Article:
The Clinton Foundation is planning another Clinton Global Initiative – a high-profile gathering of business, political and philanthropic leaders – this September in New York, according to a letter former President Bill Clinton sent to the foundation’s supporters Friday.
The initiative, which began meeting annually in 2005 and boasted speakers ranging from former presidents Barack Obama and Jimmy Carter to celebrity philanthropists like Bono and Ben Affleck, ended in 2016 during former Sen. Hillary Clinton’s presidential campaign, when questions were raised about the appearance of potential conflicts of interests if donors then had business before Hillary Clinton’s administration.
Bill Clinton said he wants to bring back the initiative because the kind of “cooperation and coordination” it created is urgently needed. “The COVID-19 pandemic has ripped the cover off of longstanding inequities and vulnerabilities across our global community,” Bill Clinton wrote in the letter Friday. “The existential threat of climate change grows every day. Democracy is under assault around the world, most glaringly in Ukraine where Russia has launched an unjustified and unprovoked invasion that has put millions of lives in grave danger.”
Clinton said the meeting, which will coincide with the United Nations General Assembly in September, will likely look different than it has in the past, perhaps in reference to new health and security concerns. However, he hopes the spirit of cooperation it fostered will return.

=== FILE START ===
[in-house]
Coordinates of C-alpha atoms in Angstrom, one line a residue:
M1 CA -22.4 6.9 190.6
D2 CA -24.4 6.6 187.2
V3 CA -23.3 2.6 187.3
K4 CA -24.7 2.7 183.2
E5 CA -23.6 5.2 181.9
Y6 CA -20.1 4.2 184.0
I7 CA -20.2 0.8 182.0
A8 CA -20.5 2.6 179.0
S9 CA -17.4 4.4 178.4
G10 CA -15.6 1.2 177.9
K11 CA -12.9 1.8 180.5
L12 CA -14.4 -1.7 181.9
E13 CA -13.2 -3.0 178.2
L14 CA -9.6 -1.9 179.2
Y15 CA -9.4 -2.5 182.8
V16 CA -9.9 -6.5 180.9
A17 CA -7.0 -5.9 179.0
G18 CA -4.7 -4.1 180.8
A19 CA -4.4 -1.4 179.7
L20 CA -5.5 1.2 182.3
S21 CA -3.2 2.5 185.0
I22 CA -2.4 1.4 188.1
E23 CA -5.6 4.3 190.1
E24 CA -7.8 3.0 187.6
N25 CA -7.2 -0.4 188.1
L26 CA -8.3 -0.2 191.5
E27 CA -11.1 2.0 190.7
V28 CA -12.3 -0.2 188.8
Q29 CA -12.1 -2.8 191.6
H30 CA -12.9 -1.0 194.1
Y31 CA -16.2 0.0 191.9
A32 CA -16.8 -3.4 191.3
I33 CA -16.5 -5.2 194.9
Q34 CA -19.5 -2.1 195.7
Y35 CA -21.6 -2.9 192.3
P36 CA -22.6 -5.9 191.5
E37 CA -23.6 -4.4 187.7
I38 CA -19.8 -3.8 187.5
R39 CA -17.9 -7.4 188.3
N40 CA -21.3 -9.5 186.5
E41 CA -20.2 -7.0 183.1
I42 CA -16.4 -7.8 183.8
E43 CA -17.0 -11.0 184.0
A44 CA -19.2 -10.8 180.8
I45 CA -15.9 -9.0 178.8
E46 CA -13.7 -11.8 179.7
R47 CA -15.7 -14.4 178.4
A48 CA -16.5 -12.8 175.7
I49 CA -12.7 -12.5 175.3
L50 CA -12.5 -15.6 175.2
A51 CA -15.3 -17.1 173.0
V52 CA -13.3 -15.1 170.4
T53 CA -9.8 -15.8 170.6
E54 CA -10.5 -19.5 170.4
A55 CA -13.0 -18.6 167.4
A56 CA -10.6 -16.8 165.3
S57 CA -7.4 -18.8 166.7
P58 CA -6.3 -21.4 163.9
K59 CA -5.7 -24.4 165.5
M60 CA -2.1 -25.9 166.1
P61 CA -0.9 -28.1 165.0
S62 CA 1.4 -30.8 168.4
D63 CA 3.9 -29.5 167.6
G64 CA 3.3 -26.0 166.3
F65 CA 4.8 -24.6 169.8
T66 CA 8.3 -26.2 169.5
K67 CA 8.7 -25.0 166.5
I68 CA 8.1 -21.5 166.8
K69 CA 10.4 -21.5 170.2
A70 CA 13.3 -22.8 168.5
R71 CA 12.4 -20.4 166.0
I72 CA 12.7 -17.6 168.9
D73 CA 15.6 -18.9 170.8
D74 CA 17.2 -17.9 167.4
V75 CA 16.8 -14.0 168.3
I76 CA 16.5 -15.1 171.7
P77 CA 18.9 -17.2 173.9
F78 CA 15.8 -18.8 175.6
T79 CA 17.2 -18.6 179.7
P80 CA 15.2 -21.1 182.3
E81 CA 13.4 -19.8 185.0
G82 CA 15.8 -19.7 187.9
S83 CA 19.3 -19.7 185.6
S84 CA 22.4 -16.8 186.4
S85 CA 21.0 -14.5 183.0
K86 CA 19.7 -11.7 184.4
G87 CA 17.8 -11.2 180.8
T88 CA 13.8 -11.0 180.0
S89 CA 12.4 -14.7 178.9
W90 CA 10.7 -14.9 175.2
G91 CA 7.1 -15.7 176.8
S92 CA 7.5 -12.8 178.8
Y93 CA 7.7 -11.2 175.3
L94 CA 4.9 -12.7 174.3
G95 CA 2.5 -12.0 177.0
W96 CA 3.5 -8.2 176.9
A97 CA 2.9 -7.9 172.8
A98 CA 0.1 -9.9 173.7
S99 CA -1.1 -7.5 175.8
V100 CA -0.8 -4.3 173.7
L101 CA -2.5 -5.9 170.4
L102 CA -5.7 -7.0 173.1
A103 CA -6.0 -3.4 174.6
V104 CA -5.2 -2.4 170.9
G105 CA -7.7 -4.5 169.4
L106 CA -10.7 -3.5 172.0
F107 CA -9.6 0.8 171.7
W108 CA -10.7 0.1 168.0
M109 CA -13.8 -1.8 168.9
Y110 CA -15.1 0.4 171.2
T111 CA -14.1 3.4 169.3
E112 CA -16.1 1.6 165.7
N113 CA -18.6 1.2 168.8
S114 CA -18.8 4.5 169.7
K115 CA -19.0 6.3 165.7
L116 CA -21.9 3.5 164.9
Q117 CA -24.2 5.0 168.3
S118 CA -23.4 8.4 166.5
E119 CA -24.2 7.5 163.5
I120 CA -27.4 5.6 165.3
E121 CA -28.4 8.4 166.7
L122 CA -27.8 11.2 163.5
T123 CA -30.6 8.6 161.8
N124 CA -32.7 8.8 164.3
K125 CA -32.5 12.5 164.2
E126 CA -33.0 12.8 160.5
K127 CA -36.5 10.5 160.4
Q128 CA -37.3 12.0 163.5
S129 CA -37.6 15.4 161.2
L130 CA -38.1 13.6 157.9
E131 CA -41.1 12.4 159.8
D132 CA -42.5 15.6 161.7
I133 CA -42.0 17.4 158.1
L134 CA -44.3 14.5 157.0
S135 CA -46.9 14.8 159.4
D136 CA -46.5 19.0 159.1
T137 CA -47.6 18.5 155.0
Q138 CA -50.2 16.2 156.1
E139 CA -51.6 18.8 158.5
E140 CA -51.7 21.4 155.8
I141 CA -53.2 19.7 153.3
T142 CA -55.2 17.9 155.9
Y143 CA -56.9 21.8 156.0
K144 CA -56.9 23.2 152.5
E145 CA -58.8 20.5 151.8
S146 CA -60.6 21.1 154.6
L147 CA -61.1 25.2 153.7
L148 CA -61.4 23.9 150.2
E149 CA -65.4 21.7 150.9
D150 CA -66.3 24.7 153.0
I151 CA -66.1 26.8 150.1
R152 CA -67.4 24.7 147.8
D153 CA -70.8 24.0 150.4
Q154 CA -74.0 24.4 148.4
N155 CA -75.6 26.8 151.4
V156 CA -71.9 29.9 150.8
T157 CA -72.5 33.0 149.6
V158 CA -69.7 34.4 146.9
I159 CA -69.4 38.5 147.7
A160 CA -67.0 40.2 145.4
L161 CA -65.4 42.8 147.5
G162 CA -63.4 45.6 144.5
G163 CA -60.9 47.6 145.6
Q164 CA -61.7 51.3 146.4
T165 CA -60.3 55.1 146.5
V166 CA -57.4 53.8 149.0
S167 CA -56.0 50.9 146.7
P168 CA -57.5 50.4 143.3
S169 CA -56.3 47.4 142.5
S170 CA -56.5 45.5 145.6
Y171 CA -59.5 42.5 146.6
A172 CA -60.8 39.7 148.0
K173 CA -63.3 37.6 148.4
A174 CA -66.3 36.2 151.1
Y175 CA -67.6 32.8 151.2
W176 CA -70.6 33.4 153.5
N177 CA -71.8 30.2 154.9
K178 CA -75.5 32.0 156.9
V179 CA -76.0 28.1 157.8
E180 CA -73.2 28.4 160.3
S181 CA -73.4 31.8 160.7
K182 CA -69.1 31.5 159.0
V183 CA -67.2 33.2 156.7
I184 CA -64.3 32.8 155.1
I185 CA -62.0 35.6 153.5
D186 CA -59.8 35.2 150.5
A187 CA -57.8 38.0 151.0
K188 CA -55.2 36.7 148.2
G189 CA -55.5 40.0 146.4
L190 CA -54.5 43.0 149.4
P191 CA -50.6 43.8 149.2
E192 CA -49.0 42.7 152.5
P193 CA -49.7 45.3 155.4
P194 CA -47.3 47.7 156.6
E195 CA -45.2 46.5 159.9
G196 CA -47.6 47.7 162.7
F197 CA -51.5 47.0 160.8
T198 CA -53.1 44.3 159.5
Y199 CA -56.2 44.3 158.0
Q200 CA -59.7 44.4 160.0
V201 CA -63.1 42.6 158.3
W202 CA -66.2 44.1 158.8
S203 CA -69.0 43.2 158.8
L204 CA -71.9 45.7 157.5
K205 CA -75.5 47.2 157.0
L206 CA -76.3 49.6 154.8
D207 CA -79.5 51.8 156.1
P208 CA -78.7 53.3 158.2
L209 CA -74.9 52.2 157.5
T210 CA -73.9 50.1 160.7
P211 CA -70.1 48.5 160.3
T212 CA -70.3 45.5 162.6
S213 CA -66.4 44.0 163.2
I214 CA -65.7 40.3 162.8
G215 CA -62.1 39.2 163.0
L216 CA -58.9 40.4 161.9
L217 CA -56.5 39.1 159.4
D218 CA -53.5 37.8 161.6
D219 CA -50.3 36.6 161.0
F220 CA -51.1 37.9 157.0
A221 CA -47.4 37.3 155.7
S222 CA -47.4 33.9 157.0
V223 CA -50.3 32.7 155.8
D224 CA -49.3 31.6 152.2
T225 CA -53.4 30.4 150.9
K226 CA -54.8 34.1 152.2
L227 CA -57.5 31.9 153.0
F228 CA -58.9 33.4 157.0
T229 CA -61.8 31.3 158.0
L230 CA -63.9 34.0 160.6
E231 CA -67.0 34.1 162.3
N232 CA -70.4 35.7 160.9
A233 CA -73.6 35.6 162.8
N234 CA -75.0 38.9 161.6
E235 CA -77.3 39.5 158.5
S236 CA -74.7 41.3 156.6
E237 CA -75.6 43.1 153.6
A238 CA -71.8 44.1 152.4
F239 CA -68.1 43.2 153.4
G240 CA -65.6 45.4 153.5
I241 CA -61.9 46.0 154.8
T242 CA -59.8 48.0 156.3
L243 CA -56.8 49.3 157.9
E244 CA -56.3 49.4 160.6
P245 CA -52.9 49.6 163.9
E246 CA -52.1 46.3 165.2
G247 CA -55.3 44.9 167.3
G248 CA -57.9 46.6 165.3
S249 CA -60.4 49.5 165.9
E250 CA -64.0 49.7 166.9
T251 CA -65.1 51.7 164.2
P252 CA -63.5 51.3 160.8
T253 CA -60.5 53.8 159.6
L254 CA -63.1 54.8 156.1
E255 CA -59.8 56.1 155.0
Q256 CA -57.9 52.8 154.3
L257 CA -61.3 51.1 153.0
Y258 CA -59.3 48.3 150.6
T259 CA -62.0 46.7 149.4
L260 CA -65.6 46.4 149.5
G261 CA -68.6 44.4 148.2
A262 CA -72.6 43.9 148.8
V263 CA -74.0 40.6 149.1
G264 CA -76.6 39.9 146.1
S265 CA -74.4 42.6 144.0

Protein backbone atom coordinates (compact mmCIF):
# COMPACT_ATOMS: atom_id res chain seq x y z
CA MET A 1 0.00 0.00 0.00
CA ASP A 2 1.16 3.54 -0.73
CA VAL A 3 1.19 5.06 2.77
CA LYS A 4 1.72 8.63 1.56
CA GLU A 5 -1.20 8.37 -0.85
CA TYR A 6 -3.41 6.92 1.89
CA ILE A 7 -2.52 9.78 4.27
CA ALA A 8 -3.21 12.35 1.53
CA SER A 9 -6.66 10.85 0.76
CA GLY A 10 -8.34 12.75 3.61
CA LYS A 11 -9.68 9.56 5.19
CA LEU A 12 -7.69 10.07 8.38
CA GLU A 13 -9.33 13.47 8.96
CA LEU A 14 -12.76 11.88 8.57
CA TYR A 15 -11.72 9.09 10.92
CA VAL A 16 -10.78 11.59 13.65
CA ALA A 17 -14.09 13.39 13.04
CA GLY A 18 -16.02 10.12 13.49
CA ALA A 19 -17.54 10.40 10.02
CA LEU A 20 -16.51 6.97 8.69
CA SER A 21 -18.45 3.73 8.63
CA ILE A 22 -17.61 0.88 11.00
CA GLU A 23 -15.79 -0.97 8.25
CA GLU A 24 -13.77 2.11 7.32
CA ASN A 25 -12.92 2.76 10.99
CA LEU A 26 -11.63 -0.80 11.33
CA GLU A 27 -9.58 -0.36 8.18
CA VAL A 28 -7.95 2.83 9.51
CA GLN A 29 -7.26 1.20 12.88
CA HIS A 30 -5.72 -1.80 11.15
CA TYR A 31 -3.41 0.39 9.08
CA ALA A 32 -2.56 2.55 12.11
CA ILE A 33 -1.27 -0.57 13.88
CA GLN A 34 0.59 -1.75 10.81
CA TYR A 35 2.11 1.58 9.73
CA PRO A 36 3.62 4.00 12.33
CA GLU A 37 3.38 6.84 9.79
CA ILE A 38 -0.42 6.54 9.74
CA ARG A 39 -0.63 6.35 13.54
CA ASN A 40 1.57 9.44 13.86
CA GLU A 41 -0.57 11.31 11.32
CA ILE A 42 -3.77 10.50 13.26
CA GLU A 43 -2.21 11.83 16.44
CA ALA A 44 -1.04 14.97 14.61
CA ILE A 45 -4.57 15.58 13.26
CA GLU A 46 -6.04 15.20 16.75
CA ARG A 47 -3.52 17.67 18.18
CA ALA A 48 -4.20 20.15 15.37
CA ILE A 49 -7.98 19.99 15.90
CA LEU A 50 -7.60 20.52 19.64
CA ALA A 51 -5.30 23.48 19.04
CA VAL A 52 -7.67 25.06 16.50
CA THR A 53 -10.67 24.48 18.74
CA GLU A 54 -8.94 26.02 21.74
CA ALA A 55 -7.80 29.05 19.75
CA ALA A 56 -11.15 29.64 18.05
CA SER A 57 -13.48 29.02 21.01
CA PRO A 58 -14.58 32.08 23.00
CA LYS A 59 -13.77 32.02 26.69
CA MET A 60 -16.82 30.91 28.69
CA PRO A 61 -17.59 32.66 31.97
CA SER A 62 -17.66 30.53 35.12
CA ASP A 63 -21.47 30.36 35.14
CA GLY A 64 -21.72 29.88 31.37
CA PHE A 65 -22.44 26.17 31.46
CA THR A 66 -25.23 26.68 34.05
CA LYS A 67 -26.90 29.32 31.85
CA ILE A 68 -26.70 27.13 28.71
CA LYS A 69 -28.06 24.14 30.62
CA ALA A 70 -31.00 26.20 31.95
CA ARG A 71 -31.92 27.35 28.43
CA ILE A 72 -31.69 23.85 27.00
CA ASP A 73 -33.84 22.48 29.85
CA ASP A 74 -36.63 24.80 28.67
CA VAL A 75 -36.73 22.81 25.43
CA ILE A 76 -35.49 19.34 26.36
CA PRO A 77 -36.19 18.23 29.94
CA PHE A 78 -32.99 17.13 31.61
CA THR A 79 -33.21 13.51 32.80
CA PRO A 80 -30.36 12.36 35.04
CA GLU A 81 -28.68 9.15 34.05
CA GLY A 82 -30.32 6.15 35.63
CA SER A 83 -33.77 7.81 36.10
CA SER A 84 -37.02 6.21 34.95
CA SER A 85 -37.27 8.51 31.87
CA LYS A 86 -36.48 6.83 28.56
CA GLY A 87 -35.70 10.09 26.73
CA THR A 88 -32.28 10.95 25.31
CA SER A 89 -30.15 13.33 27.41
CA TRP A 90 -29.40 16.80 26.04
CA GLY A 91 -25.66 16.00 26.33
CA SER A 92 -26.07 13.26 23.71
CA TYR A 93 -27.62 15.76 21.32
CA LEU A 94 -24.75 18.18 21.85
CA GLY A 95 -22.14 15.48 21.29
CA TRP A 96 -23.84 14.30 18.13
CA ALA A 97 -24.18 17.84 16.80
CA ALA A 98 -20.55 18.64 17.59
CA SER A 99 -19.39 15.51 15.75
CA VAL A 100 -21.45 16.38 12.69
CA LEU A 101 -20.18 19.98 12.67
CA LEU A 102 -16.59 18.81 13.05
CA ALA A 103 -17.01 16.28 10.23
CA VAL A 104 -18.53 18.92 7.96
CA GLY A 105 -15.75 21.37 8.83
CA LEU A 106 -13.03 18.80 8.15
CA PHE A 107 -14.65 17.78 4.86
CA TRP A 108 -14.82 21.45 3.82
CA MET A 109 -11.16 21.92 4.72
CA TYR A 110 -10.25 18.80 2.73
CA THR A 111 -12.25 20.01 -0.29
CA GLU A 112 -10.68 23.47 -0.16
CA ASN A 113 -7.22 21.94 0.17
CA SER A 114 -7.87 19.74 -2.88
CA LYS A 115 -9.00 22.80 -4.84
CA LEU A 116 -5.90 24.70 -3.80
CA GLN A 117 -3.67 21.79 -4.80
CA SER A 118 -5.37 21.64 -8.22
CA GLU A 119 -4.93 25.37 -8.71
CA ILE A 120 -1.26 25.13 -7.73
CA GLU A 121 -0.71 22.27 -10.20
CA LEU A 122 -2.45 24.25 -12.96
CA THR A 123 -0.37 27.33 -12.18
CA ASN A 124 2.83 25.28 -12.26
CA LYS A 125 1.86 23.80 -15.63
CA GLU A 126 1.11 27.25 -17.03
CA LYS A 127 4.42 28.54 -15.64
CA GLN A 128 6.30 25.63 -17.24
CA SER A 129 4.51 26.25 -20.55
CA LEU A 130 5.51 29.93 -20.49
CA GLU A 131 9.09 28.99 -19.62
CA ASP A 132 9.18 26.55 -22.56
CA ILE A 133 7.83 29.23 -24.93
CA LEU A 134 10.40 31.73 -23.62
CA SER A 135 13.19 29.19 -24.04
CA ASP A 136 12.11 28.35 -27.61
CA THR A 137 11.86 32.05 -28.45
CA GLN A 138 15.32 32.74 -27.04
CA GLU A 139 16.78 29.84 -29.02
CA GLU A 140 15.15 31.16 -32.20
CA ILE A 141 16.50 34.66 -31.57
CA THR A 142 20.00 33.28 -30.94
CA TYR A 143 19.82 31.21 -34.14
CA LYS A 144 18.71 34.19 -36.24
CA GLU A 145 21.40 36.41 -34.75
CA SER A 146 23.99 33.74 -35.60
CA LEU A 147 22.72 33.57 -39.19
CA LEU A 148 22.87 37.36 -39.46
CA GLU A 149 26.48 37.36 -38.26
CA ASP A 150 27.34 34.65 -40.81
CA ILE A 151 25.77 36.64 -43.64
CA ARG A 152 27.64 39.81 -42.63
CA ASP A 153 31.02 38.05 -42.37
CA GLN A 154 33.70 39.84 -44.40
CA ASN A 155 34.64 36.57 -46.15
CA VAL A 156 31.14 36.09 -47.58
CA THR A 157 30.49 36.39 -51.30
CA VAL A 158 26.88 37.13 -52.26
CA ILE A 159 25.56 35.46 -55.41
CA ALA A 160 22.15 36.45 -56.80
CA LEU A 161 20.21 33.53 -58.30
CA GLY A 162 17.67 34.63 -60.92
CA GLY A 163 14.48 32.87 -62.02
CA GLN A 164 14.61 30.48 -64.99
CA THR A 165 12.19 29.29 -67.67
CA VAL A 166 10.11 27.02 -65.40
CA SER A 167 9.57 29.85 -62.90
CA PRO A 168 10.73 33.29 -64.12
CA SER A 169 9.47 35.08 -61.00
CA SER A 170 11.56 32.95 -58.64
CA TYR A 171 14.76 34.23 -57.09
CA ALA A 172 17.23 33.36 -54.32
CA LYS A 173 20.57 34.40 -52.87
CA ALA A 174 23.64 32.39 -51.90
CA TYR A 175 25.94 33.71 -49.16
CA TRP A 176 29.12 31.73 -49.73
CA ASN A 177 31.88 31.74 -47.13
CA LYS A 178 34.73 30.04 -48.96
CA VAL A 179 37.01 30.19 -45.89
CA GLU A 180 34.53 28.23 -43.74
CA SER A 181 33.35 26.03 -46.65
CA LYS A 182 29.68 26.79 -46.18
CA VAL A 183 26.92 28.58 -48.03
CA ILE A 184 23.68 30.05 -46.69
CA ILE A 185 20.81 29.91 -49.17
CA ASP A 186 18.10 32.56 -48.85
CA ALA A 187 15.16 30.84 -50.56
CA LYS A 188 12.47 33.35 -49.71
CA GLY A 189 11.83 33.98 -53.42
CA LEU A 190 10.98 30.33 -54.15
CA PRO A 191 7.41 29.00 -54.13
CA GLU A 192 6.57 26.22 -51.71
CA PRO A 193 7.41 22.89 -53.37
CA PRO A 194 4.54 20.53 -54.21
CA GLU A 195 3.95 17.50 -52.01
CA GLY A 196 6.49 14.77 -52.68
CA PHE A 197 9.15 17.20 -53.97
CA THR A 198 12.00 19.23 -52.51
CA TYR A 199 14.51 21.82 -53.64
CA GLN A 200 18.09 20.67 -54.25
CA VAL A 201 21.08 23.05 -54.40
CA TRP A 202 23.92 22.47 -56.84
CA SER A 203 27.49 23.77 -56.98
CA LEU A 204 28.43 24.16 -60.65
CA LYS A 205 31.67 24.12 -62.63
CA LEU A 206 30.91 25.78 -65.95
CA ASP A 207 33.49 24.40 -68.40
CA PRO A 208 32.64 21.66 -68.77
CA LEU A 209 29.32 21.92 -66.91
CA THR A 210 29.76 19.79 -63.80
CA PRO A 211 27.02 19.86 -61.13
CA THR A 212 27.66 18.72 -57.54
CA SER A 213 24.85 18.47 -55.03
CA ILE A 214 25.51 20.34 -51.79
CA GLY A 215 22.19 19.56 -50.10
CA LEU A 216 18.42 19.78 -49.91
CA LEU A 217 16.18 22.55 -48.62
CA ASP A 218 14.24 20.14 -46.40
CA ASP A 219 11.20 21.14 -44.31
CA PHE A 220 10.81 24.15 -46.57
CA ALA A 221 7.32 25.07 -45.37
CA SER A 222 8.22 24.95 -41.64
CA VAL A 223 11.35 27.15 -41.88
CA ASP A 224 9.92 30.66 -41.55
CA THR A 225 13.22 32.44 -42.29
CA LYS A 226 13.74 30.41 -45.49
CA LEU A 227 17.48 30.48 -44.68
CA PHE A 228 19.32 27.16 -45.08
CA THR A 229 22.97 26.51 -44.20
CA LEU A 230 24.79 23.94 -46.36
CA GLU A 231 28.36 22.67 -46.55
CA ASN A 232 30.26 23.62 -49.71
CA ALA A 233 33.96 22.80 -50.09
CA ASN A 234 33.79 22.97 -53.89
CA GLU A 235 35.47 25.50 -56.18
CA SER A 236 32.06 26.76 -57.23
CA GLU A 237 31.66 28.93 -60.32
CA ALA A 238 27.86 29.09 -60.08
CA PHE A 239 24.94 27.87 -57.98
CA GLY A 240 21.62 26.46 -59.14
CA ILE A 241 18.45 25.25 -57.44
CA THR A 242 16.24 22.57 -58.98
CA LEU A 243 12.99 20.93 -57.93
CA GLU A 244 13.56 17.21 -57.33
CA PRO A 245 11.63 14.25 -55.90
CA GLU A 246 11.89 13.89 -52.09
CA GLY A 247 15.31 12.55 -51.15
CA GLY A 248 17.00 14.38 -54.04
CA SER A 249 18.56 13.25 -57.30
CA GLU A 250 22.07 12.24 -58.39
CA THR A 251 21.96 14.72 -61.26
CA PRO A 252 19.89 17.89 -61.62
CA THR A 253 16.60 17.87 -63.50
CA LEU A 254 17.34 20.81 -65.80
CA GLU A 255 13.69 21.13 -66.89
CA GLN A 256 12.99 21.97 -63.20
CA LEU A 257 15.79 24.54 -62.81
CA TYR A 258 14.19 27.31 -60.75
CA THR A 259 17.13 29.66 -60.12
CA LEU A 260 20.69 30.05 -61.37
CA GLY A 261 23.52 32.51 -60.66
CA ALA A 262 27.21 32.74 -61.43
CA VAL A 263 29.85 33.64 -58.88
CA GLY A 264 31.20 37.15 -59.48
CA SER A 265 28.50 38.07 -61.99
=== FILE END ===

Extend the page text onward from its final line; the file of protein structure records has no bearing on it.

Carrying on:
“It seems that all across the globe, people are pulling away from those who are different from them—putting our future at greater risk and making it harder to solve the challenges and seize the opportunities in front of us."
According to the foundation, more than 3,700 projects and partnerships resulted from the Clinton Global Initiative, making a difference in the lives of more than 435 million people in over 180 countries.
“While the challenges our world faces today are steep, CGI has always been about what we can do, not what we can’t do,” Clinton wrote. “And by bringing diverse partners together to take action and achieve real results, we can create a culture of possibility in a world hungry for hope.”
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